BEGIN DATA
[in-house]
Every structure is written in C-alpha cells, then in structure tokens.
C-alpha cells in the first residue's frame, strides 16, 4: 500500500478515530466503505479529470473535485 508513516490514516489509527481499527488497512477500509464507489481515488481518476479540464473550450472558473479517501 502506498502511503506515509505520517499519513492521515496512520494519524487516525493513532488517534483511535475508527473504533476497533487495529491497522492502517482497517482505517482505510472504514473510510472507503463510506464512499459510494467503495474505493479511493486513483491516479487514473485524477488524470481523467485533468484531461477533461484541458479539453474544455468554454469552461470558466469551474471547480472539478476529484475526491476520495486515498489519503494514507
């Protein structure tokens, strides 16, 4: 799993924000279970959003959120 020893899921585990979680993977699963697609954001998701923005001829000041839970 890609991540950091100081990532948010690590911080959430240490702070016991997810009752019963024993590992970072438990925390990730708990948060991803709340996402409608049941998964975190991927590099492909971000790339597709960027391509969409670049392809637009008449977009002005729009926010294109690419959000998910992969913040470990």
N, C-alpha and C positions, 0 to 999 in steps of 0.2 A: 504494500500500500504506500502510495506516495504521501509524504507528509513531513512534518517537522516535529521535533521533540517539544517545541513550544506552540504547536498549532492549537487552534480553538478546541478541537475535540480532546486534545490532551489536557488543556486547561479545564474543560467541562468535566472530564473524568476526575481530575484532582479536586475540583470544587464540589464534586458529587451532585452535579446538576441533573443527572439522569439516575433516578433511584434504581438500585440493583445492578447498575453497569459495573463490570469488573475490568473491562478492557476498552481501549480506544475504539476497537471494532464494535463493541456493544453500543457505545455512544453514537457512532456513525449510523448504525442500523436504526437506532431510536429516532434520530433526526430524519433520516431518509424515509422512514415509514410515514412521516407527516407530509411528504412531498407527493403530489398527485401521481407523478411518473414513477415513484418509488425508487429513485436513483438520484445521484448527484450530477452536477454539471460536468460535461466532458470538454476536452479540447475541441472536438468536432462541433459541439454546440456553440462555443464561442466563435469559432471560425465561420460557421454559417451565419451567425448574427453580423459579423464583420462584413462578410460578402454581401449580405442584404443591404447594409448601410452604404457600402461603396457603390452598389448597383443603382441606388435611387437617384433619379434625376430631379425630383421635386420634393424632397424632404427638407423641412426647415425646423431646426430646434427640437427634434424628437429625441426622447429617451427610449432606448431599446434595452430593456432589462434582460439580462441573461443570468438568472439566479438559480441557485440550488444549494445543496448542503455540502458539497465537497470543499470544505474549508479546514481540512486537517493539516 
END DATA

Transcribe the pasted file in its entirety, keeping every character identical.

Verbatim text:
[in-house]
Every structure is written in C-alpha cells, then in structure tokens.
C-alpha cells in the first residue's frame, strides 16, 4: 500500500478515530466503505479529470473535485 508513516490514516489509527481499527488497512477500509464507489481515488481518476479540464473550450472558473479517501 502506498502511503506515509505520517499519513492521515496512520494519524487516525493513532488517534483511535475508527473504533476497533487495529491497522492502517482497517482505517482505510472504514473510510472507503463510506464512499459510494467503495474505493479511493486513483491516479487514473485524477488524470481523467485533468484531461477533461484541458479539453474544455468554454469552461470558466469551474471547480472539478476529484475526491476520495486515498489519503494514507
């Protein structure tokens, strides 16, 4: 799993924000279970959003959120 020893899921585990979680993977699963697609954001998701923005001829000041839970 890609991540950091100081990532948010690590911080959430240490702070016991997810009752019963024993590992970072438990925390990730708990948060991803709340996402409608049941998964975190991927590099492909971000790339597709960027391509969409670049392809637009008449977009002005729009926010294109690419959000998910992969913040470990």
N, C-alpha and C positions, 0 to 999 in steps of 0.2 A: 504494500500500500504506500502510495506516495504521501509524504507528509513531513512534518517537522516535529521535533521533540517539544517545541513550544506552540504547536498549532492549537487552534480553538478546541478541537475535540480532546486534545490532551489536557488543556486547561479545564474543560467541562468535566472530564473524568476526575481530575484532582479536586475540583470544587464540589464534586458529587451532585452535579446538576441533573443527572439522569439516575433516578433511584434504581438500585440493583445492578447498575453497569459495573463490570469488573475490568473491562478492557476498552481501549480506544475504539476497537471494532464494535463493541456493544453500543457505545455512544453514537457512532456513525449510523448504525442500523436504526437506532431510536429516532434520530433526526430524519433520516431518509424515509422512514415509514410515514412521516407527516407530509411528504412531498407527493403530489398527485401521481407523478411518473414513477415513484418509488425508487429513485436513483438520484445521484448527484450530477452536477454539471460536468460535461466532458470538454476536452479540447475541441472536438468536432462541433459541439454546440456553440462555443464561442466563435469559432471560425465561420460557421454559417451565419451567425448574427453580423459579423464583420462584413462578410460578402454581401449580405442584404443591404447594409448601410452604404457600402461603396457603390452598389448597383443603382441606388435611387437617384433619379434625376430631379425630383421635386420634393424632397424632404427638407423641412426647415425646423431646426430646434427640437427634434424628437429625441426622447429617451427610449432606448431599446434595452430593456432589462434582460439580462441573461443570468438568472439566479438559480441557485440550488444549494445543496448542503455540502458539497465537497470543499470544505474549508479546514481540512486537517493539516 